Does anyone else sense an inconsistency in the “repsonsible parenting world” in the emphasis on proper food monitoring for children versus the lack of emphasis on filtering children’s entertainment?
Parents are increasingly conscientious about what their children physically consume- that it be organic, hormone- free, nutrient -rich, low in sugar, low in sodium, unprocessed, etc. But discussions with any sort of analogous standards for entertainment are conspicuously missing.
Take parenting magazines or parenting blogs, for example. Articles on how to achieve these kinds of goals for a child’s physical body outnumber articles about discretion in entertainment by a significant margin.
Why is this the case? The entertainment industry is no less exploitative of children for the sake of their own bottom line. I’m convinced that they are every bit as indifferent to a child’s true well-being as the fast food industries are, for example.
And it’s not as if it mattered less. Certainly, the effects of entertainment on a child’s inner person strike more centrally at his or her humanity, and I would argue- are more difficult to reverse than the physical issues.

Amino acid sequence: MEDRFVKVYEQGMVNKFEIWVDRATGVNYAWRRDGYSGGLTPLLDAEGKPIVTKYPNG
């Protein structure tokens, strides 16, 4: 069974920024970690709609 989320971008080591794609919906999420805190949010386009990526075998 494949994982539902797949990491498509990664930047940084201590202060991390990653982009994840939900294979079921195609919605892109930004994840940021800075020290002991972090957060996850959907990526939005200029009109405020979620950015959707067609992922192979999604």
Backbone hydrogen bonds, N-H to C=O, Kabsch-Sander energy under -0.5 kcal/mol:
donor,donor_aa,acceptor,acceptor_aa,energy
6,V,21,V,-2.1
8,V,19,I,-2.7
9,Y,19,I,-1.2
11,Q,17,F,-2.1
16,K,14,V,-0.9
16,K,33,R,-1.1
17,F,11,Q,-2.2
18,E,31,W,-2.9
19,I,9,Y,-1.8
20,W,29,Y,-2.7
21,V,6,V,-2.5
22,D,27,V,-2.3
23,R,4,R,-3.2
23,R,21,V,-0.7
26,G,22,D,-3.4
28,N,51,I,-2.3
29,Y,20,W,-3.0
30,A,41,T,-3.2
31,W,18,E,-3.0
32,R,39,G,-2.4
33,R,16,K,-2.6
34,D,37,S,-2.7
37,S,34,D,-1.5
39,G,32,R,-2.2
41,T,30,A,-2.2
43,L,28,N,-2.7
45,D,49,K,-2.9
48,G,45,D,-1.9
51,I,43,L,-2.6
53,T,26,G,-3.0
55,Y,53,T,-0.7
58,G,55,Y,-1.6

Sometimes I’ve wondered if part of the problem is simple exhaustion. A parent can only be hyper vigilant about so much. The amount of time required to keep up with the latest research, track down the healthiest foods, and the energy it takes to enforce good eating standards on resistant children can leave a mom feeling a bit pooped.
As politically incorrect as this may be, I’d like to suggest that parents who find themselves in this boat give themselves permission to relax a little in the food department. Some parents certainly manage to achieve vigilance in both areas (and personally, I am full of admiration) but as a general rule, it seems to me that the entertainment side of things often suffers. In particular, I would really like to see more discussion of:
- the effect of stock, commercial characters on imaginative play
- the subtle ways that media and toys can undermine the values a family hopes to instill
- addiction to sensationalism in children’s media
- the pressure that children can feel from the media to grow up quickly
- the ironic uniformity of taste that commercial media breeds in children (while often simultaneously touting non-conformity as a high value)
Why do you think talk about eliminating unhealthy entertainment is not a bigger part of the discussion on responsible parenting? What in regard to children’s entertainment would you like to see discussed more often?